Changing our thinking on tenants helped change our business

Changing our thinking on tenants helped change our business

03 March 2015 by Douglas Driscoll 2 comments

A majority of real estate businesses view their relationship with tenants as transient, which is understandable given the average tenancy occupancy in Australia is thought to be only 11 months.

I have always believed this to be very myopic though, as many tenants’ property needs extend way beyond the term of their tenancy agreement. This being the case, I believe that businesses should always try to establish cradle-to-grave relationships with tenants, since a longer-term view could ultimately prove very rewarding.

A few years ago, I commissioned an extensive study into the average client lifecycle. The study demonstrated that effective client lifecycle management can enable powerful interaction strategies that lead to significant long-term business growth and profitability.

I set out to analyse the behaviours that characterised our clients to determine the right objectives and identify the best ways of reaching them. Although they are not technically clients, I was particularly interested in our relationships with tenants because I believed that we were missing an opportunity. As I feared, the results highlighted that there was significant room for improvement on our part. Of greatest concern, the study showed that once a tenant vacated a property, there was very little or no ongoing interaction, effectively spelling the end of the relationship. This was particularly alarming because a staggering 18 per cent of the tenants we tracked went on to purchase a property in the same suburb within three years.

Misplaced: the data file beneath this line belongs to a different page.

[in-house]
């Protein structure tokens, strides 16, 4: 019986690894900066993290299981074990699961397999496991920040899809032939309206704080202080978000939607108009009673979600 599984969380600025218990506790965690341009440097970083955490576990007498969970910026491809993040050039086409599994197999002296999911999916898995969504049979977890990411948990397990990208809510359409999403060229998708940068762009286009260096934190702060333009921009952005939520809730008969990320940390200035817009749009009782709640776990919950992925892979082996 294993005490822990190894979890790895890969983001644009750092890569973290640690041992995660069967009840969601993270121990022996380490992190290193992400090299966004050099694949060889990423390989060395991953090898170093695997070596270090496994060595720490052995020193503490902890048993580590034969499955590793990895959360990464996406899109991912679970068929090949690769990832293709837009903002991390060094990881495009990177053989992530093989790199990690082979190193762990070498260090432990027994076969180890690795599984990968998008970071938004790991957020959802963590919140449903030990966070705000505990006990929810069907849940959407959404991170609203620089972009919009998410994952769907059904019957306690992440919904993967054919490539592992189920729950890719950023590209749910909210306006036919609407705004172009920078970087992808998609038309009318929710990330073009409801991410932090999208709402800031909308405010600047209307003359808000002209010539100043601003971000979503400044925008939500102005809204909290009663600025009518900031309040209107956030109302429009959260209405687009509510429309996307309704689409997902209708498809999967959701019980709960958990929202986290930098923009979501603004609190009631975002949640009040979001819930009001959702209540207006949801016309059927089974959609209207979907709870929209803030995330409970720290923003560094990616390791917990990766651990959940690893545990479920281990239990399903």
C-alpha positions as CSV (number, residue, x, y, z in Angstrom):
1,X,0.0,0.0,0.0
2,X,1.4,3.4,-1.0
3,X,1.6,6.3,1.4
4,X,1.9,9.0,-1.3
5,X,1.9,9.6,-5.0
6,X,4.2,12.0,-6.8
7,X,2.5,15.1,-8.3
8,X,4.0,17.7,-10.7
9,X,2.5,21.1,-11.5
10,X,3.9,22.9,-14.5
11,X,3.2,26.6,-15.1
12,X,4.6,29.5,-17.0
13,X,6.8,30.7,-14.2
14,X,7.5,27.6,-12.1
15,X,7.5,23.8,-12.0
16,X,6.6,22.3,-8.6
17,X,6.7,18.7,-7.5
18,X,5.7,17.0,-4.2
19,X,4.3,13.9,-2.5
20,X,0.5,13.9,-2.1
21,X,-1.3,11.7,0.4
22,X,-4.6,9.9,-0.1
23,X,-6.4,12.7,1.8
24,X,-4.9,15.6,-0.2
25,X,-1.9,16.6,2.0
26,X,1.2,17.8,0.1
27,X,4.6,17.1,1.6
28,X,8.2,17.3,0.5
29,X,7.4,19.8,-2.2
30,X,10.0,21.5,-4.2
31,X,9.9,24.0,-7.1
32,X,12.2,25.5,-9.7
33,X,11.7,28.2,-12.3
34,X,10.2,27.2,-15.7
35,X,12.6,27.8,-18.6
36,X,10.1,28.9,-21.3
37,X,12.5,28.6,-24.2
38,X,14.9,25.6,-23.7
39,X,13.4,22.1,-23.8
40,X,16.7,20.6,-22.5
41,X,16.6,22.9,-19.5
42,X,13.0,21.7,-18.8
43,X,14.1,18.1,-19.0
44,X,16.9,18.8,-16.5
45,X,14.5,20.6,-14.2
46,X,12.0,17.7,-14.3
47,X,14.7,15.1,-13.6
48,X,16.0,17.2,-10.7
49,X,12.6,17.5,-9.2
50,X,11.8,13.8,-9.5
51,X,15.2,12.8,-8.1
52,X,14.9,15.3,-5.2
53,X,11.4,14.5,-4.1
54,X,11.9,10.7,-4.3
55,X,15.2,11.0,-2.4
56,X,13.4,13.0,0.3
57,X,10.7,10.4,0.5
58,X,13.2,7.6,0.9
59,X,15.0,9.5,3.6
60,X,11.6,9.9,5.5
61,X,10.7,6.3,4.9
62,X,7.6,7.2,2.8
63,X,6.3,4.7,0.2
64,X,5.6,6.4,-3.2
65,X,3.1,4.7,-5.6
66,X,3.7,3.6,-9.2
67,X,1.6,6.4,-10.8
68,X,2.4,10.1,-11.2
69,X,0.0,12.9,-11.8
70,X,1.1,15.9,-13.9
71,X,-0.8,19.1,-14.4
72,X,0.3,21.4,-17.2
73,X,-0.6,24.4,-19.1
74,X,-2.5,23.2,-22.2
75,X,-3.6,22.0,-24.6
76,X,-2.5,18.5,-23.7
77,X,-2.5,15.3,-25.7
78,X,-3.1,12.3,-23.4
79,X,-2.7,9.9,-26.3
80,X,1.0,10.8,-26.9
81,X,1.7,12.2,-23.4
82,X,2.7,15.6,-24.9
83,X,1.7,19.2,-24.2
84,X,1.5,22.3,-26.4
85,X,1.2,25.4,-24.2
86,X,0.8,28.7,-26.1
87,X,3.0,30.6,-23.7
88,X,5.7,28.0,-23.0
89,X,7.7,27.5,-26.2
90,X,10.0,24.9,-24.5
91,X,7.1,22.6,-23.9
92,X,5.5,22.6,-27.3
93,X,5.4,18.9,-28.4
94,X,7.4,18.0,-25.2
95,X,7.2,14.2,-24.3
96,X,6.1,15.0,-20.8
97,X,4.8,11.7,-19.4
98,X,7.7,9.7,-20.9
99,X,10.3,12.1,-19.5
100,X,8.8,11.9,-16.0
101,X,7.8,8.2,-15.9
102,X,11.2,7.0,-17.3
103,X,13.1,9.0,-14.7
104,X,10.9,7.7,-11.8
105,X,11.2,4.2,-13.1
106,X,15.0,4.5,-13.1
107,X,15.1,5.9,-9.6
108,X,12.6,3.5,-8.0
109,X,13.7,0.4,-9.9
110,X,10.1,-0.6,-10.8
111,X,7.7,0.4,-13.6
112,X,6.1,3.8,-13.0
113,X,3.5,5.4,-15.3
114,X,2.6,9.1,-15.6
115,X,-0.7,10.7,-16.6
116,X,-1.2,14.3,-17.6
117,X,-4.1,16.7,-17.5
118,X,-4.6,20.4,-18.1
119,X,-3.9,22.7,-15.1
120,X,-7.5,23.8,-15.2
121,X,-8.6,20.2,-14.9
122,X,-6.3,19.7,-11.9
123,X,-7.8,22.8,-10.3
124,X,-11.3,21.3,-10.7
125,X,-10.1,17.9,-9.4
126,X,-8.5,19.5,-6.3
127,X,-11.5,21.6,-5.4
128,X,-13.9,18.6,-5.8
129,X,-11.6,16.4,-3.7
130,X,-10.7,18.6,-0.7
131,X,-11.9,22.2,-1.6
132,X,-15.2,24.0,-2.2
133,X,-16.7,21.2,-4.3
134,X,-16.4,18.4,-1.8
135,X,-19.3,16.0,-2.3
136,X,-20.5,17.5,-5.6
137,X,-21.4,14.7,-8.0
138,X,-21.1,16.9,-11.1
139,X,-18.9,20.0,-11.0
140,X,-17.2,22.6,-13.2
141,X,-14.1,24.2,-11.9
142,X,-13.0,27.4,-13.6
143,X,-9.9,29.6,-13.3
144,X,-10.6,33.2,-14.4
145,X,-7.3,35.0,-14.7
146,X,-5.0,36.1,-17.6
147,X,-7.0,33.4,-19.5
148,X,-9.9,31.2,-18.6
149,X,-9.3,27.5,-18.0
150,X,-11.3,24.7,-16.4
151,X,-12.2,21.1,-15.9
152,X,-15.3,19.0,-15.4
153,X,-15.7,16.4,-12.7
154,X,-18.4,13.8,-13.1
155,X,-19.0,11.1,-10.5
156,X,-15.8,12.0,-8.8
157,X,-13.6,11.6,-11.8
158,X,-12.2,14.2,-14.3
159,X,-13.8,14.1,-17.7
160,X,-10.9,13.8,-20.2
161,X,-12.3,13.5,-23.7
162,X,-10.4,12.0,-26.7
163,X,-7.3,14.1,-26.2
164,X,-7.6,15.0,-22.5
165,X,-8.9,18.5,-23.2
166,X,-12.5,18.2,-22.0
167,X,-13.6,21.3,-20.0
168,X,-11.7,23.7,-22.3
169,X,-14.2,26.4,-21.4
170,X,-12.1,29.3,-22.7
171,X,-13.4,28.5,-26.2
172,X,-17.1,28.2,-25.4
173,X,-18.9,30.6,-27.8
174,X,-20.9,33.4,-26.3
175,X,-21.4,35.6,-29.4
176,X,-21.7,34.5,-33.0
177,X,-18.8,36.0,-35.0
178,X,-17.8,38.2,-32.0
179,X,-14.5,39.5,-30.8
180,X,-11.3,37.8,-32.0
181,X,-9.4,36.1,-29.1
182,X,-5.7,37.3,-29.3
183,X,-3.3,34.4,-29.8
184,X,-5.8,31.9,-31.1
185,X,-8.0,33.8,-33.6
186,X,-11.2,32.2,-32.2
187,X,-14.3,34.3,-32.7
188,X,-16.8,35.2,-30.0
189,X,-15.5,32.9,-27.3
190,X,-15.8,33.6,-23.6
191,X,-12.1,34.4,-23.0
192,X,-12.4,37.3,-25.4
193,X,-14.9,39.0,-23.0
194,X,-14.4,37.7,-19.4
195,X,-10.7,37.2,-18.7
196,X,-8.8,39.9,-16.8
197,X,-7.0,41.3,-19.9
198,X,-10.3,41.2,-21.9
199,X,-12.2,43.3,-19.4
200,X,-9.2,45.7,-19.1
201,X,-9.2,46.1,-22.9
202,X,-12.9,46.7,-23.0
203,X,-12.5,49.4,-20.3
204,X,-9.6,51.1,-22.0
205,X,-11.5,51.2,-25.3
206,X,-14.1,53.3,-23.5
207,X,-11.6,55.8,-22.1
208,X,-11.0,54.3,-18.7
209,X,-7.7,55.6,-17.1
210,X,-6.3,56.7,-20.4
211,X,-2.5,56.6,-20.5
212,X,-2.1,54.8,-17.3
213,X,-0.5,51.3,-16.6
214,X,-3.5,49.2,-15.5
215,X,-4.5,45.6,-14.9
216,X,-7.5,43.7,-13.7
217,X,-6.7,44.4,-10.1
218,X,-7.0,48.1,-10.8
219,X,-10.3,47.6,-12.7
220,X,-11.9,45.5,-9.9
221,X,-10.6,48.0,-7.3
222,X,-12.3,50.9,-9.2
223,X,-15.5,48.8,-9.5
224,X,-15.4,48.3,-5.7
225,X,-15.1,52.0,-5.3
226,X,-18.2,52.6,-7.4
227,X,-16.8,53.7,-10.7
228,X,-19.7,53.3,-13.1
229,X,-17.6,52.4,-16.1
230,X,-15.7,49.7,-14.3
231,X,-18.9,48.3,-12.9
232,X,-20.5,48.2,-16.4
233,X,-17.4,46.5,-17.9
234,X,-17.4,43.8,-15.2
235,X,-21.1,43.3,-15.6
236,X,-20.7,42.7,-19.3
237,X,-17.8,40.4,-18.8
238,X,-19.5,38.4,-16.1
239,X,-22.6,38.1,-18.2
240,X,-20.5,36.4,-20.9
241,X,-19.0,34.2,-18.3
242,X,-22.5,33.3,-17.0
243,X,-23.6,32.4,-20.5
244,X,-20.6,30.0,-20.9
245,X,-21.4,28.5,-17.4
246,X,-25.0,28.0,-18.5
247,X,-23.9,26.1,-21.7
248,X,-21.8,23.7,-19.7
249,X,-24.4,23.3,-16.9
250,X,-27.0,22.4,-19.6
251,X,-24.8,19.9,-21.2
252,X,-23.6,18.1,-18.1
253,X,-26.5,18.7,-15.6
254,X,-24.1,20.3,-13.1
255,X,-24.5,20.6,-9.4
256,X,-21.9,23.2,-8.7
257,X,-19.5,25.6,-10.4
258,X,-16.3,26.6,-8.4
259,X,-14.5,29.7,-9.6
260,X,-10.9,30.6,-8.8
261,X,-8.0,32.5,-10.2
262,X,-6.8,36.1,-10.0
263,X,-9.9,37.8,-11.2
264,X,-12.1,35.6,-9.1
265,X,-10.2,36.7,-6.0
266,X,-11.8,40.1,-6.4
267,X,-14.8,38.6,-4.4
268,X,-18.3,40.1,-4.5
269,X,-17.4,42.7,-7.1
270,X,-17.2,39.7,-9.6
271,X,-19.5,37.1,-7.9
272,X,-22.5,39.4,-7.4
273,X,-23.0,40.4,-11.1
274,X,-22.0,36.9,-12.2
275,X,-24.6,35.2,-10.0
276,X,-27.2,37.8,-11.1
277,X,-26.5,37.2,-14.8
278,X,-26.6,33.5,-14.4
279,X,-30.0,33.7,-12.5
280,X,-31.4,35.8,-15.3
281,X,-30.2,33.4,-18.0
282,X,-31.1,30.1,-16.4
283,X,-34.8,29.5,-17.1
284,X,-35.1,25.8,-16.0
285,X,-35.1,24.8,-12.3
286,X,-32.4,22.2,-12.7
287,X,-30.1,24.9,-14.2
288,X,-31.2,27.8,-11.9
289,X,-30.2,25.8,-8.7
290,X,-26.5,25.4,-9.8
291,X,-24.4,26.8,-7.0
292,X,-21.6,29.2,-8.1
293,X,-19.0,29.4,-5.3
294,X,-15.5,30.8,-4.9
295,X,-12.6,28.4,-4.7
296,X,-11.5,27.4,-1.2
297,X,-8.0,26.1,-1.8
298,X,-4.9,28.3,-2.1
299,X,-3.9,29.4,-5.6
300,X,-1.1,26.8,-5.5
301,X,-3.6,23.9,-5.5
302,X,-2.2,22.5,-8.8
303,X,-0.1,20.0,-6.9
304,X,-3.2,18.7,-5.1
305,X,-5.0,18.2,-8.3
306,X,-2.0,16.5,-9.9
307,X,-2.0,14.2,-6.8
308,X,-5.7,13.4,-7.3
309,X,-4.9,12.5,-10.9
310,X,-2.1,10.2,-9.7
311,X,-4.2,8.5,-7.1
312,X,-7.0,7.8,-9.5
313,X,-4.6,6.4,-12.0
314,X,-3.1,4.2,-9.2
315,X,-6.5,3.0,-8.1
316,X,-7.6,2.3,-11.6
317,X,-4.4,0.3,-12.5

The study taught us a very valuable lesson. It highlighted the true extent of what we had let slip through our hands, since these people would obviously also go on to sell these properties in the future.

Needless to say, our view of tenants changed dramatically from that point onwards. We decided to create a compelling and cost-effective customer experience strategy linked to the broader strategy of the business. Rather than view tenants as ephemeral, we now understood that building cradle-to-grave relationships would lead to delayed gratification.

By removing the office walls (metaphorically speaking), we improved internal communication and were able to closely align property management with sales, ensuring a consistent customer experience across all facets of the business. Our ethos is that lasting relationships are built on information, not promotion, so tenants now regularly receive a plethora of useful information on both the local area and the market in general.

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